Meet the space experts behind the NZ Aerospace Challenge

A husband and wife team determined to make doing business in space easier for everyone have moved their operations to Christchurch to be closer to the action.

Eric Dahlstrom and Emeline Paat-Dahlstom run SpaceBase, alongside Co-Founder Rich Bodo, a company “democratising space systems and technology”. They’ve worked on billion-dollar NASA projects, including the International Space Station.

They are key players behind the NZ Aerospace Challenge 2019, brought together in partnership with Airbus and ChristchurchNZ.

The pair moved to Christchurch after a tour organised by ChristchurchNZ, to showcase the wide range of aerospace-related companies operating in the city.

Eric and Emeline are excited to see an aerospace hub gaining momentum here in Christchurch. The city is already home to many high-spec manufacturing and engineering businesses and, according to the pair, at last half a dozen data analysis start-ups have popped up, all who are doing world-leading aerospace work.

Emeline explains that the aerospace industry is much more than just rockets.  

“Most people think aerospace is about launchers, rockets and spacecraft – but that isn’t what aerospace is, that’s just the end product.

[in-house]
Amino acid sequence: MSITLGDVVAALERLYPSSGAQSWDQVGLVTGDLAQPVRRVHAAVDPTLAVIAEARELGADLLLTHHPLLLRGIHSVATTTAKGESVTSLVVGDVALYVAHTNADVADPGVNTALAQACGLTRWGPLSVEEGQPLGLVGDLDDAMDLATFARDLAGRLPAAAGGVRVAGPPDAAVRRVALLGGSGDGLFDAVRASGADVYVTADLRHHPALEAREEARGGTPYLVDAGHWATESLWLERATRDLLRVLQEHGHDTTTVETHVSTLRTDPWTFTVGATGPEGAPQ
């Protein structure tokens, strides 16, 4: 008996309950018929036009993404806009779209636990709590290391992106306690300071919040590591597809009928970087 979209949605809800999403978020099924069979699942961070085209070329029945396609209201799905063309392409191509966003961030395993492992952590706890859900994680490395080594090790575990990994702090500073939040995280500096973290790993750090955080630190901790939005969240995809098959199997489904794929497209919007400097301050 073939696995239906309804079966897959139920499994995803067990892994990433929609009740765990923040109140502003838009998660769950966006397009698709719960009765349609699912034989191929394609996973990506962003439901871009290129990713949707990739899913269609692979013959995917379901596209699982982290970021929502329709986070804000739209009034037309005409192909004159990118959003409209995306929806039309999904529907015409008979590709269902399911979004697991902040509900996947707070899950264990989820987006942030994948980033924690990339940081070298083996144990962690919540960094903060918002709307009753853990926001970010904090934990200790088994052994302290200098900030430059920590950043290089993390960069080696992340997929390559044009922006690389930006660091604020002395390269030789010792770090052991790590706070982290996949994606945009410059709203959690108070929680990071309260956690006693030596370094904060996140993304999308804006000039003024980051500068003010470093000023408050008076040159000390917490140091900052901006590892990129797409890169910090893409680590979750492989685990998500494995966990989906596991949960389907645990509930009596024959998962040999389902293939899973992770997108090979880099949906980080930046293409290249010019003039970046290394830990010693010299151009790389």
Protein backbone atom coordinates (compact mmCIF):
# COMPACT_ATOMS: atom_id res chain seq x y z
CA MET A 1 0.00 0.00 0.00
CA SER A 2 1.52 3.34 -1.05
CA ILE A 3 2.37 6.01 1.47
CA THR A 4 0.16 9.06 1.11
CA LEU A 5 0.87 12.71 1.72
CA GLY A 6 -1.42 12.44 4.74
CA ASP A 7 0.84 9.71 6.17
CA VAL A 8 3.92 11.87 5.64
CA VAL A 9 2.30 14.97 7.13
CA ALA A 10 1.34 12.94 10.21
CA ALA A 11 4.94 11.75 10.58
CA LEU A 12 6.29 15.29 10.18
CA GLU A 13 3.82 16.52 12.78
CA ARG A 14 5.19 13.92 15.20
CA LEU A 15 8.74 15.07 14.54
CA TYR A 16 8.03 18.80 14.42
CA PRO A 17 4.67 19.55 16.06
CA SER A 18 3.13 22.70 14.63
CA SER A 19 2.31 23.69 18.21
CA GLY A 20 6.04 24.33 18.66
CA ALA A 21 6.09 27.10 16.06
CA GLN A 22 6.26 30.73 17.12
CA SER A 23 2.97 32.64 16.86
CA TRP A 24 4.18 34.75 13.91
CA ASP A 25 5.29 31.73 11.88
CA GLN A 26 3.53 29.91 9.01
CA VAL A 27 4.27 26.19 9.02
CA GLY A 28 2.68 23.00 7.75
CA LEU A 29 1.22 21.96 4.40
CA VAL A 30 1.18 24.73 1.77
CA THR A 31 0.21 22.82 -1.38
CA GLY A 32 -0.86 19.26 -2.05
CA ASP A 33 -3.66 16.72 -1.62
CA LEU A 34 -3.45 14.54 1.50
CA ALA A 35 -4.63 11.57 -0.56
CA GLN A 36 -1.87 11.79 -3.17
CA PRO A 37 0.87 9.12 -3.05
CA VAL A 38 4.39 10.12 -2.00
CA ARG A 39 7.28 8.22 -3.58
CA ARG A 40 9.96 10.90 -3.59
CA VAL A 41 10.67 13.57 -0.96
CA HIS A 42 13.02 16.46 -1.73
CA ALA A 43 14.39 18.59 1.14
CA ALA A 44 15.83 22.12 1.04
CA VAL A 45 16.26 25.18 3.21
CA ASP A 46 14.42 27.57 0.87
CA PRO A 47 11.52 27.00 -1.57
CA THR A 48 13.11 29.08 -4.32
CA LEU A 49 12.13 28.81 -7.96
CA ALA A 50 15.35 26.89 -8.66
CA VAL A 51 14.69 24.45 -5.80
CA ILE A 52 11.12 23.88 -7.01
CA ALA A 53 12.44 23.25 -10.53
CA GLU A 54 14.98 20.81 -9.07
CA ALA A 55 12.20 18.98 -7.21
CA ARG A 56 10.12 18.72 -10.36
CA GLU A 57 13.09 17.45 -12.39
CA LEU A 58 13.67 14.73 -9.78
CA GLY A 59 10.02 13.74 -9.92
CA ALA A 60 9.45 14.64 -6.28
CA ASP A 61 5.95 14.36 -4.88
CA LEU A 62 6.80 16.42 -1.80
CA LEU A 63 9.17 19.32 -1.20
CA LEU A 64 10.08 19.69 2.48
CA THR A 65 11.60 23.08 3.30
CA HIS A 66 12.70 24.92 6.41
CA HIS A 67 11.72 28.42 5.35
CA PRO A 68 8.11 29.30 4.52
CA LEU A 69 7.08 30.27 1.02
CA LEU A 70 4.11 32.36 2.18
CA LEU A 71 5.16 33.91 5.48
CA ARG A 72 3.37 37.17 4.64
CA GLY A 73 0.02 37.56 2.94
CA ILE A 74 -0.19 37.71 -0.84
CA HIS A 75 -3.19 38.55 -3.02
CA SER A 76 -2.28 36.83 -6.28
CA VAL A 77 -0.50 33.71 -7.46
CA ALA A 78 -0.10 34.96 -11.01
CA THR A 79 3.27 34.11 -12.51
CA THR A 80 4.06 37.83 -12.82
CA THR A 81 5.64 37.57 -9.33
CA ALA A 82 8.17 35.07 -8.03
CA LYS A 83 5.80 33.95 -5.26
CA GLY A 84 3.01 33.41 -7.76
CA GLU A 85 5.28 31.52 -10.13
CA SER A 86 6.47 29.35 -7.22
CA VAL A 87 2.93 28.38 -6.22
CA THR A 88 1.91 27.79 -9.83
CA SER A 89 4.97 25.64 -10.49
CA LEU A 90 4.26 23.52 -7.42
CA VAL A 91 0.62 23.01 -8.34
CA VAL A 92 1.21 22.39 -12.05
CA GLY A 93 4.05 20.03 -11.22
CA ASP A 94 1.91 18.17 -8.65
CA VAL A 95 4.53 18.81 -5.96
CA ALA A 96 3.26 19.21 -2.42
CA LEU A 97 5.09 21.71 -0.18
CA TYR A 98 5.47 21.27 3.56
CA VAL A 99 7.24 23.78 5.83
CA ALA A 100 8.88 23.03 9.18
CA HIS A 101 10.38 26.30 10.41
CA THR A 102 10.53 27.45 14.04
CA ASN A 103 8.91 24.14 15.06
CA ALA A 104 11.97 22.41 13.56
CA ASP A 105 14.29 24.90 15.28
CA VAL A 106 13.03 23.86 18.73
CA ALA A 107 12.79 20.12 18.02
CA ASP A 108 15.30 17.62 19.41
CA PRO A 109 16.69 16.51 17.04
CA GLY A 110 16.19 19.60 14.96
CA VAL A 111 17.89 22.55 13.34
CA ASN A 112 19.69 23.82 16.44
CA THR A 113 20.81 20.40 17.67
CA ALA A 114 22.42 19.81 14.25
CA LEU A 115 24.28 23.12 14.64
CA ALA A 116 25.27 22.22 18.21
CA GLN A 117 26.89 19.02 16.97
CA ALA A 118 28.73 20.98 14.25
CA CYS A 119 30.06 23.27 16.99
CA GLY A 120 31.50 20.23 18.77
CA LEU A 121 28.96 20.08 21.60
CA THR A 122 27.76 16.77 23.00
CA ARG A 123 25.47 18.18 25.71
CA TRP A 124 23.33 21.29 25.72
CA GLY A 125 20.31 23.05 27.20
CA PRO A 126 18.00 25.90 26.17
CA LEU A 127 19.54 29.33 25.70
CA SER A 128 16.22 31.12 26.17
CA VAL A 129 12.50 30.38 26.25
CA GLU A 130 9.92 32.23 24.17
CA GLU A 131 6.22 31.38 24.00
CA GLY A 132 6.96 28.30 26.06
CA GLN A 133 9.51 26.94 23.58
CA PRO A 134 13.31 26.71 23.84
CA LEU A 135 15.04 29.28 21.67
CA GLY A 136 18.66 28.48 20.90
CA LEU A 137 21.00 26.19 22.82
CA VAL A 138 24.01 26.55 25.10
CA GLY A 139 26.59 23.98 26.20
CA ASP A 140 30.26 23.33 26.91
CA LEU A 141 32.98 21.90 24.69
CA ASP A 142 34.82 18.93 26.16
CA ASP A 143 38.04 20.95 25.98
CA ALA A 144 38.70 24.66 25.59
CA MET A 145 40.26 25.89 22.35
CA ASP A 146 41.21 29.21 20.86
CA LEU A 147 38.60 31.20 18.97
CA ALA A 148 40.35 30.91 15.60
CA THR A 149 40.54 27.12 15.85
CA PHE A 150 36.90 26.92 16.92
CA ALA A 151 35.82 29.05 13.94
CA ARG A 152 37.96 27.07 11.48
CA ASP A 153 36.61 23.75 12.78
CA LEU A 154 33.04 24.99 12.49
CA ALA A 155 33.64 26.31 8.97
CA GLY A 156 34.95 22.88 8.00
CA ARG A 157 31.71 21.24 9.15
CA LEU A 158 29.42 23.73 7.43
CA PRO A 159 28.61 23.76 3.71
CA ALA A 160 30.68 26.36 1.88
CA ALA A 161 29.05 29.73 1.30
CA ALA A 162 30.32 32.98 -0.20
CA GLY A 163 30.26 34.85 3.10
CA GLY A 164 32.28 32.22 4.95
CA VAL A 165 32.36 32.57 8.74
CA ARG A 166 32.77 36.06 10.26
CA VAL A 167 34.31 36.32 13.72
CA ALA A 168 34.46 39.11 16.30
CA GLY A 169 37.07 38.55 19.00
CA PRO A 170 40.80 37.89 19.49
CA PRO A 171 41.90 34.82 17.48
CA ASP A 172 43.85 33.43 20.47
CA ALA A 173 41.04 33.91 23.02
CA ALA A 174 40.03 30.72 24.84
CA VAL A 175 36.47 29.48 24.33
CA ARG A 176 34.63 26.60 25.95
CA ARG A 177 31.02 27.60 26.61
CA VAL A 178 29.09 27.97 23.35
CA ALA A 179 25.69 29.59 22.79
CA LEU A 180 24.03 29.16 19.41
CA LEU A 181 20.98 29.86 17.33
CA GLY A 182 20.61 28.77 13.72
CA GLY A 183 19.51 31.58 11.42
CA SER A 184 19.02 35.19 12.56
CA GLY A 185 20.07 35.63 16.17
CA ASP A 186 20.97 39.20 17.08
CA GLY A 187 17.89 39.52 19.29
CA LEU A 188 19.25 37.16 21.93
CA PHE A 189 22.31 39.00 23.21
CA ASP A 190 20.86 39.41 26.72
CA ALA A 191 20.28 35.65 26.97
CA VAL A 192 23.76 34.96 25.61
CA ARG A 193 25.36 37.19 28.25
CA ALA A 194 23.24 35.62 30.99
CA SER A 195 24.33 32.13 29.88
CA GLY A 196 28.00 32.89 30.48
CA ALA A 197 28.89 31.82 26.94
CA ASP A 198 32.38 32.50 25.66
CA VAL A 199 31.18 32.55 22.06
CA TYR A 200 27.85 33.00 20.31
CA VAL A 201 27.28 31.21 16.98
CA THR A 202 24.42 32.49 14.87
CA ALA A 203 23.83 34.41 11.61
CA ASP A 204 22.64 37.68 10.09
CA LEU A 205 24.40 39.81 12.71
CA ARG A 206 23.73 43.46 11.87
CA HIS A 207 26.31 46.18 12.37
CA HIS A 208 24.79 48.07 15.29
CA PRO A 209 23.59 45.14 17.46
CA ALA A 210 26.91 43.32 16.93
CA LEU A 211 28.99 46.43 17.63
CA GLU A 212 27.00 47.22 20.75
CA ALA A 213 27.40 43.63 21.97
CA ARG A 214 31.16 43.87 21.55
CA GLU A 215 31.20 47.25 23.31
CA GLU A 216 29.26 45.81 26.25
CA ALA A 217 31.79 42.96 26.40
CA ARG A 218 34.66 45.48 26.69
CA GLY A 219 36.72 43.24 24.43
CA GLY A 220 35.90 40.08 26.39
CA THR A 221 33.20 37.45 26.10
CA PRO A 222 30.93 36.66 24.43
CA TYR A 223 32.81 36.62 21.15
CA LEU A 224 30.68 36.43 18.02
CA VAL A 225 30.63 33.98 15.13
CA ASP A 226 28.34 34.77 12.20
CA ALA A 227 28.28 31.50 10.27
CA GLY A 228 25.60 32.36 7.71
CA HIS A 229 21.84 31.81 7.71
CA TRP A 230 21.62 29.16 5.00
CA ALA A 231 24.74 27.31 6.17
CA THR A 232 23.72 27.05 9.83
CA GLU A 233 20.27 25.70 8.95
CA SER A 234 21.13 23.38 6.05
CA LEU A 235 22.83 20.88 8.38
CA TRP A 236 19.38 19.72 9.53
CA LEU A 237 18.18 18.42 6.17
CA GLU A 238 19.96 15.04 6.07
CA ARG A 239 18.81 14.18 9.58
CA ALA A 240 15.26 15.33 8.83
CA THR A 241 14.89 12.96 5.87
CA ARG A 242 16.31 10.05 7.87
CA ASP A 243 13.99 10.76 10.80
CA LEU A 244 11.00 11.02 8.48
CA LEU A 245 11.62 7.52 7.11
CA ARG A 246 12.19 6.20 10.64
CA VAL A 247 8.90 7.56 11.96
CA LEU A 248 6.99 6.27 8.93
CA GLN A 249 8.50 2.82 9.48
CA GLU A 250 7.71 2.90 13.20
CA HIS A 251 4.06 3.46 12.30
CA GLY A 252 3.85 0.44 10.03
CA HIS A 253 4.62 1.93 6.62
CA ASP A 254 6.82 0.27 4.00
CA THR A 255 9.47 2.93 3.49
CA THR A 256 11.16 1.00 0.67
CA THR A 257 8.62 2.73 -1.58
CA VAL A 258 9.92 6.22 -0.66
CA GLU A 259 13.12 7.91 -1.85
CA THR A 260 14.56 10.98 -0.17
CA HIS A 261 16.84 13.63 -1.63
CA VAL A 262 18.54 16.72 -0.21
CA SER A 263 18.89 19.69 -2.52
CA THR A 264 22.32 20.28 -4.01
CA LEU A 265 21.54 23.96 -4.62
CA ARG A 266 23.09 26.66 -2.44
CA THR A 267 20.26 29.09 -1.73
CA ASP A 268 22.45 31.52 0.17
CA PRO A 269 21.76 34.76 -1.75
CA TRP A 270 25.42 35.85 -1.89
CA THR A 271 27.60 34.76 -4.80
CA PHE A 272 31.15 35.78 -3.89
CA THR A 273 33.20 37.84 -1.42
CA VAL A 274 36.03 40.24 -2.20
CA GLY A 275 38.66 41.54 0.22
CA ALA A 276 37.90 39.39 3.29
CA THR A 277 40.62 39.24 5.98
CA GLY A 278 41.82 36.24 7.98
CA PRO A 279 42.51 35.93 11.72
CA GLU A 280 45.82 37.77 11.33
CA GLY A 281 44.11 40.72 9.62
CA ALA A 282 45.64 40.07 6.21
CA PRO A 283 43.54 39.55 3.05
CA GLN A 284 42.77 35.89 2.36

"It’s a whole industry and supply chain – businesses are needed to make the sensors for the aircraft, components need to be manufactured and the data analysed – it’s all considered aerospace,” said Emeline.

Christchurch can hold its own on the international aerospace scene according to Eric and Emeline, who are impressed by the level of talent in the city.

For example, Emeline explains that The University of Canterbury Rocketry Project has developed sophisticated guidance systems for rockets and many of the original engineers at Rocket Lab are also from Canterbury University.

The level of talent, combined with the type of technology available has meant a blossoming of the aerospace industry.

“Technology today is off the shelf, we don’t need to be in the US or a government agency to avail ourselves of the technology,” said Emeline.

Eric explains just how accessible some of this technology now is.

“An accelerometer on a spacecraft used to be 30cm across and weigh 20 kilograms and cost $30,000. Now it’s a $1 chip.

“Your phone is the power of at least 60 Cray 2 super computers, that’s all the computers the Pentagon had during the Cold War, your phone is more powerful than everything they had.”

Eric explains that the New Zealand Aerospace Challenge 2019 is one way to stir up and identify further  talent not only here in Christchurch but across New Zealand. With a partner like Airbus coming onboard it demonstrates the international audience is keen to tap into what New Zealand is doing.  

“The Challenge has 18 teams from across the country in an incubation programme, where they are provided with masterclasses, mentorship and support from industry experts.

“We’ve been impressed by the standard of talent, but I’m sure we’ve only scratched the surface of what’s out there,” said Eric.